When I’m talking about unplugging, I don’t necessarily mean doing away with technology per se, although some might feel that works for them. It’s hard to do away with your smartphone because it’s more than just a phone. It’s our camera, our navigation system and connection to the outside world. And it’s not the actual phone that’s the problem. It’s the fact of having your work email and other notifications on that phone. If you’re using your phone as a camera and you might see that new email from a colleague just as you’re about to take a picture of your kids’ snowman or the sun setting.

unplug for the holidays

A few years ago I was frustrated by the amount of email I received over the weekends I decided to figure out how I can reduce that. It didn’t seem realistic to tell people not to email me but I realized the more I responded to the emails the more I got. So I made a rule for myself not to send out emails on the weekend. If I do feel the urge to reply, I draft it and save it until the next work day to send it.

While you can disconnect your work email from your phone, it may not work for everyone. Another strategy is to have two phones. One for work phone during business hours and one for personal use. This allows you to put the work phone down when work is done.


If you Have to Work, Plan Your Work Time

Sometimes it may not be possible to totally unplug. In that case, setting aside a specific time to get to work duties done and stick to that time. Even plan what work you are going to do and stick with only that. Otherwise it may be too tempting to go down the rabbit hole of dealing with work and emails that aren’t urgent or needed.

If you’re on holidays with family or friends, let them know of your intentions. This way plans can be made to avoid potential tensions between spending time on work and those around you.

If you’re worried about coming back to a pile of emails and meeting requests, try setting your out of office email response and voicemail to indicate you are back one day later than you actually return. This will give you a whole day to get to those emails and respond.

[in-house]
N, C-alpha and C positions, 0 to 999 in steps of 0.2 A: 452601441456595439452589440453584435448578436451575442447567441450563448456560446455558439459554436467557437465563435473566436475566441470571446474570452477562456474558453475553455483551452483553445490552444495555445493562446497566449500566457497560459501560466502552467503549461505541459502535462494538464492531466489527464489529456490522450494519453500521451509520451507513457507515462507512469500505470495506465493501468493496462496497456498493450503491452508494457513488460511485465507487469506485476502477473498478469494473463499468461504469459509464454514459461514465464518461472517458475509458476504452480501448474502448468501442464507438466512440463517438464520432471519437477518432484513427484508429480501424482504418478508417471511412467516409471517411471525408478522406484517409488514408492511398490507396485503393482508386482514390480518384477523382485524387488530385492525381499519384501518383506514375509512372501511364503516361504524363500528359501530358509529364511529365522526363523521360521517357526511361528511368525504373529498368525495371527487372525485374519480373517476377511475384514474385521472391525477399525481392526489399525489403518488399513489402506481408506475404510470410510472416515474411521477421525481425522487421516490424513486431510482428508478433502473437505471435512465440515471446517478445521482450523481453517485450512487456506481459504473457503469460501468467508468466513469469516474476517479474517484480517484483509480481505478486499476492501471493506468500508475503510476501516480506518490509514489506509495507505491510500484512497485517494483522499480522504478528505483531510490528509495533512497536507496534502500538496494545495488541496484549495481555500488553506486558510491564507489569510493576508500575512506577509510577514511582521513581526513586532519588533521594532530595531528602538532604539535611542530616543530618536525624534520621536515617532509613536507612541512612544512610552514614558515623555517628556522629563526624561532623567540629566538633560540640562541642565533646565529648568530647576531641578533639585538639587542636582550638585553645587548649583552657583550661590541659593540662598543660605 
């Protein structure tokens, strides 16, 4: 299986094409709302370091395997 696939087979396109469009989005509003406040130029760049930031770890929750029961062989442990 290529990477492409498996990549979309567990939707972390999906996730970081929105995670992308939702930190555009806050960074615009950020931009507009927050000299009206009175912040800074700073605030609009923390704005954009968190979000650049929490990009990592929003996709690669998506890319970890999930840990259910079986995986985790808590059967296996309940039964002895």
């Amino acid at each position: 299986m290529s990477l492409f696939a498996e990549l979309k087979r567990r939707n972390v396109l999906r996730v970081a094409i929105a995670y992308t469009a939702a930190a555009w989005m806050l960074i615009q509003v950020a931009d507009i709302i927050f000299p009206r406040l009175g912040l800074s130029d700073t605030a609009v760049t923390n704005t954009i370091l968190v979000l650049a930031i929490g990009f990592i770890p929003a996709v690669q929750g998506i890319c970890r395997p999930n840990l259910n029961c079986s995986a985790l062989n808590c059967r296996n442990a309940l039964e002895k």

Unplugging can do a lot for your health and the relationships around you. To put it in context, if you expect to live around 80 years, most of us will spend no more than half of those years working on our career. So work is in fact a temporary activity. And most people don’t look back on their lives wishing they worked more. So enjoy the holidays and allow yourself to recharge.

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2 responses to “Can you unplug for the holidays?”

  1. Lots of practical wisdom, here, Dr. Scott!

    I’m retired now, but I wish I’d heeded your advice during my 35+ year public relations career, most of which was spent running around with my hair on fire, juggling multiple deadlines, all due yesterday…. We almost prided ourselves on being “crazy busy!” The whole year leading up to my heart attack, in fact, I went into work every SUNDAY (not just worked on Sunday, but actually went INTO THE OFFICE on Sundays) to work on a huge project that I felt I just couldn’t squeeze into an already overloaded work week.

    I even tried to convince myself that, actually, I get way MORE work done on quiet Sundays here at my office, because the phone’s not ringing, I don’t have meetings to attend, blahblahblah…

    In PR, we call this “believing your own BS!”

    The not-so-surprising lesson in all of this is that, after my hospitalization and subsequent ongoing cardiac issues that forced an early retirement, my old workplace continues to still hum along without me, perfectly fine. Somehow, that big project got finished by others on the team, my colleagues continued to show up with or without my help, and the world continued to spin on its axis.

    Nobody will ever thank us for taking time away from our family or personal life because of our Very Important Jobs. Work is, as you write, a VERY temporary activity.

    And as my late father used to say, “The graveyards of the world are filled with ‘indispensable’ people!”

    Happy Christmas to you and your family!

    1. Thanks for sharing your experience. A great lesson for all of us to learn. Merry Christmas and enjoy the holidays!